As the old barber slid his comb through Rich’s hair and began to snip, Rich asked the man if he’d ever cut bullfighters’ hair. After all, the tiny barbershop was located in the very wall of the bullring in Ronda, where modern bullfighting was first developed in 1726. “Oh, yes,” the barber said. He began to walk around the room, pointing to faded black and white prints of men dressed for the ring in their suits of lights. “I cut his hair...and his...” He pointed to one last picture just inside his doorway. “And I have cut this man’s hair...” It was Ernest Hemingway.
Papa Hemingway and Ronda's most famous bullfighters, the Ordoñez family, shown just steps from the entrance to the barbershop.
As you can imagine, Rich was thrilled. He put off his next haircut as long as possible (and then some) so he could have the pleasure of saying, “You see this haircut? I got it from Hemmingway’s barber. Yeah, we share a barber...”
When it comes to haircuts on the road, guys have a pretty easy time of it. My own experiences have not always been so satisfactory. For instance, there was the time in the Republic of Georgia when the hairdresser showed up drunk and hacked off all my hair in a style that would have looked at home in boot camp.
Once, early in our Seville years, when I was just starting to color my hair, I asked that instead of plain brown we consider adding a tiny hint of red. I was hoping for a nuanced auburn, but the results were pure Bozo.
It took me years to find a Spanish hairdresser who really seemed to understand that I wanted a simple, natural look. Soon after I did, Spanish friends sat me down and told me that my hair was “too serious.” Say what? “We have all talked about it,” said a woman with big, blond curls. “Don’t you want hair that is happier? You could make it more blonde, give it some curls...”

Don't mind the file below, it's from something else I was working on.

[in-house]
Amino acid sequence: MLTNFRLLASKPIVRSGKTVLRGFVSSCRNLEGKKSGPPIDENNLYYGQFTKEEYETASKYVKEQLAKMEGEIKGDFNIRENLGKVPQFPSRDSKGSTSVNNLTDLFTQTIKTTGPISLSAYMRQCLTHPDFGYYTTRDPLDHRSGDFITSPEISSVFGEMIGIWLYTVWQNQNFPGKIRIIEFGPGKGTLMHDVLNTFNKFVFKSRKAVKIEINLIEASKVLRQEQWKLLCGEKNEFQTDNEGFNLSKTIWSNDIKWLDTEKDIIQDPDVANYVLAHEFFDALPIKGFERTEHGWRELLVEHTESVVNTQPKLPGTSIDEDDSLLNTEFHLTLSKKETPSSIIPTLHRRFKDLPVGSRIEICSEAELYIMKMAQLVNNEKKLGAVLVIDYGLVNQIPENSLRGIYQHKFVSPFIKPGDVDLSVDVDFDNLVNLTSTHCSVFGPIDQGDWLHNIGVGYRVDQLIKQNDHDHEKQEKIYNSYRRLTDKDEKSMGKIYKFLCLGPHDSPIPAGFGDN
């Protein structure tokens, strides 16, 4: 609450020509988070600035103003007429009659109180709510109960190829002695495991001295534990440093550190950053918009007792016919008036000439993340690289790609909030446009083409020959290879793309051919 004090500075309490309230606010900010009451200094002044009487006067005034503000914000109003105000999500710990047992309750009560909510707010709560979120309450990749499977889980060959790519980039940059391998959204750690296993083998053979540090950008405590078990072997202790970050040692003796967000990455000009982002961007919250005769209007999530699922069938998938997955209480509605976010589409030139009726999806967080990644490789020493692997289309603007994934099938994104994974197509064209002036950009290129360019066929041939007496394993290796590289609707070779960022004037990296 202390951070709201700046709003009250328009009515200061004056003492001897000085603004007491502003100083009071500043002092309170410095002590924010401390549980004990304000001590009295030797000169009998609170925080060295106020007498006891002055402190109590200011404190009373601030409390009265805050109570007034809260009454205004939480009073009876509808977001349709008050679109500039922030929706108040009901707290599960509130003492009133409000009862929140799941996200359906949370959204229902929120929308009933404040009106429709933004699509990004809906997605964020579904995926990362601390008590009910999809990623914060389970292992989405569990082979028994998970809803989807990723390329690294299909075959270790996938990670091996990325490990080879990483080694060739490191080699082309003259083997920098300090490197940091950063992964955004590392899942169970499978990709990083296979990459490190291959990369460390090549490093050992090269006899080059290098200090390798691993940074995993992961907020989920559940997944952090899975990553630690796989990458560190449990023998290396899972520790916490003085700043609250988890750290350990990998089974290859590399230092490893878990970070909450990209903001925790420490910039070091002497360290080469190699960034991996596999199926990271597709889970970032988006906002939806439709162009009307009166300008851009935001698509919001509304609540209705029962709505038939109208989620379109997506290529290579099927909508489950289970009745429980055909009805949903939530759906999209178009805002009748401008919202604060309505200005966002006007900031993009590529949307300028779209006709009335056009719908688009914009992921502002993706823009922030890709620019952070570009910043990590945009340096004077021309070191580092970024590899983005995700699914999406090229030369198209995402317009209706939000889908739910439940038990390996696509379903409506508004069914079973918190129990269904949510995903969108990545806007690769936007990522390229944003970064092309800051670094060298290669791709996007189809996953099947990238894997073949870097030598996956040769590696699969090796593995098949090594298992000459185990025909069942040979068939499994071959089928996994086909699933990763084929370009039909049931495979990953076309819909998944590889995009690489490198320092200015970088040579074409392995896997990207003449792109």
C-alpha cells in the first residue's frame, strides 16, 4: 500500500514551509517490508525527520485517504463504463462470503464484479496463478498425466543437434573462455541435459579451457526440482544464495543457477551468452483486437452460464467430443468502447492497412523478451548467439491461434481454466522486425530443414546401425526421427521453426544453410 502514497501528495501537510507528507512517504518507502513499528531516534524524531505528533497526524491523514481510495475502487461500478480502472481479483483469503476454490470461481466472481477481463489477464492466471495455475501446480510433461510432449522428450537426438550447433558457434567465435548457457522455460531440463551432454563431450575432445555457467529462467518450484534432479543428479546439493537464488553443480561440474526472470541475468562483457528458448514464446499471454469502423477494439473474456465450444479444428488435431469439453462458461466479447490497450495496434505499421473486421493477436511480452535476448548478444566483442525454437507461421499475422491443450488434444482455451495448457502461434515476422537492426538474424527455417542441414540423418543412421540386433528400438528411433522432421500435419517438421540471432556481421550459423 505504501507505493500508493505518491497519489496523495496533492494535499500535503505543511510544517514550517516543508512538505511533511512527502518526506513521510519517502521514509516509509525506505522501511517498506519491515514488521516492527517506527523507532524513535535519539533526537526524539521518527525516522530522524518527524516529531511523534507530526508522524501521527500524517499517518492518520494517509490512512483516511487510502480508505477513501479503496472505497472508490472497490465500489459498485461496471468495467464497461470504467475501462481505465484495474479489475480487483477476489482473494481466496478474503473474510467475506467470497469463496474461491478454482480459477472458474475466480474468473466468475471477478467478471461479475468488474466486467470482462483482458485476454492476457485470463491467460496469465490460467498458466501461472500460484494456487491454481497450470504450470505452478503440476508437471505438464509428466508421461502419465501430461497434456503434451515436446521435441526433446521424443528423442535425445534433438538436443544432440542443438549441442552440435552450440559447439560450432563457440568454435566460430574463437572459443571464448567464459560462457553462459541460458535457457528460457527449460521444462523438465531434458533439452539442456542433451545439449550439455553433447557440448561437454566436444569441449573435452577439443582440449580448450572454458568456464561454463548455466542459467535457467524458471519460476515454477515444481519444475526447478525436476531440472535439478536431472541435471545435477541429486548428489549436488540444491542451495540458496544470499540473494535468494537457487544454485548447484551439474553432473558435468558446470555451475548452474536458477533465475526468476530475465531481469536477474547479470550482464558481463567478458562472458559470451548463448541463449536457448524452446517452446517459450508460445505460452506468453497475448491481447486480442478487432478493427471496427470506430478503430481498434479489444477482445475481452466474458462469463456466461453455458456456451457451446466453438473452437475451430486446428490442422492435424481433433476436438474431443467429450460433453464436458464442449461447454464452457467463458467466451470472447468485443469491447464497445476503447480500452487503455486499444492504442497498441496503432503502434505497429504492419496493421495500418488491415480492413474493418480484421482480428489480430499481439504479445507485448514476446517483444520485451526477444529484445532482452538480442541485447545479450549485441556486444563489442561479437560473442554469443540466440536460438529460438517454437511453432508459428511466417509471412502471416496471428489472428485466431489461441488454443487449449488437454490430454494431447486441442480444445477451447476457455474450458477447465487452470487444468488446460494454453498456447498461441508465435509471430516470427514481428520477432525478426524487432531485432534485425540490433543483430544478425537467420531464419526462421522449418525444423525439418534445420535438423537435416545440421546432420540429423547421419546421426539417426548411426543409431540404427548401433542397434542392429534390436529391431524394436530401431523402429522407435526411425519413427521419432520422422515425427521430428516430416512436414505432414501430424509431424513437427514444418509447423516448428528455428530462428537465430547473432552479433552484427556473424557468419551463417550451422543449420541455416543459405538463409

I couldn’t believe my ears. It was an intervention. About my hair.
Then I realized they were kindly initiating me into the ways of the tribe. That intervention was the nicest insult I’ve ever received.
I never did switch to big hair, mostly because I didn’t want to have to keep explaining to American friends that no, I hadn’t taken up a career as a country-western singer or a hooker. Today, I have shoulder-length hair that can be pulled back in a ponytail during long periods on the road, with bangs that I can, if necessary, trim myself.
To keep it clean and shiny, I recently discovered a good road shampoo called Lush. By extracting all the water, they’ve made it super light and no longer subject to pesky airline restrictions about fluids in your carry-on. It looks like a slender, round bar of soap, and you can use it to wash your hair, your body, your laundry and – some friends assure me – your dog, and even your car.
Lush offers a range of shampoos and conditioners. My advice: try to avoid the ones with flecks, as they're horribly messy. And a friend advises against the combined shampoo/conditioner bar, saying they dissolve at different rates and you'll end up tossing away a good chunk of conditioner.
Lush makes cute little round tins, perfectly sized to fit. But if your bar goes in while it's moist, it attaches itself like a barnacle to the bottom of the tin, and you have to pry it out with a knife, leaving half the bar behind in an oozy mess. We just bought their larger, square tin, which will let you get your fingers around the bar to extract it. Rich is now experimenting with creating a sort of drainer to insert in the bottom. I’m sure he’ll be successful. Anyone who looks so much like Ernest Hemmingway won’t let himself be defeated by a little thing like a bar of shampoo.
This post was written in response to questions I've been asked about packing for such a long and varied trip. Unlike some of my better-organized and more practical blogger friends, I haven't obtained free or discounted gear in return for promoting anything on this blog. I'm just letting you know what products Rich and I consider to be the most useful for our kind of travel. Watch for future posts about the garments, gear and gadgets we'll be packing!
I'm an American writer living in Seville, Spain and traveling the world with my husband, Rich. I make frequent trips to the USA, especially my native California, because America is something you have to stay in practice for, and I don't want to lose my touch.
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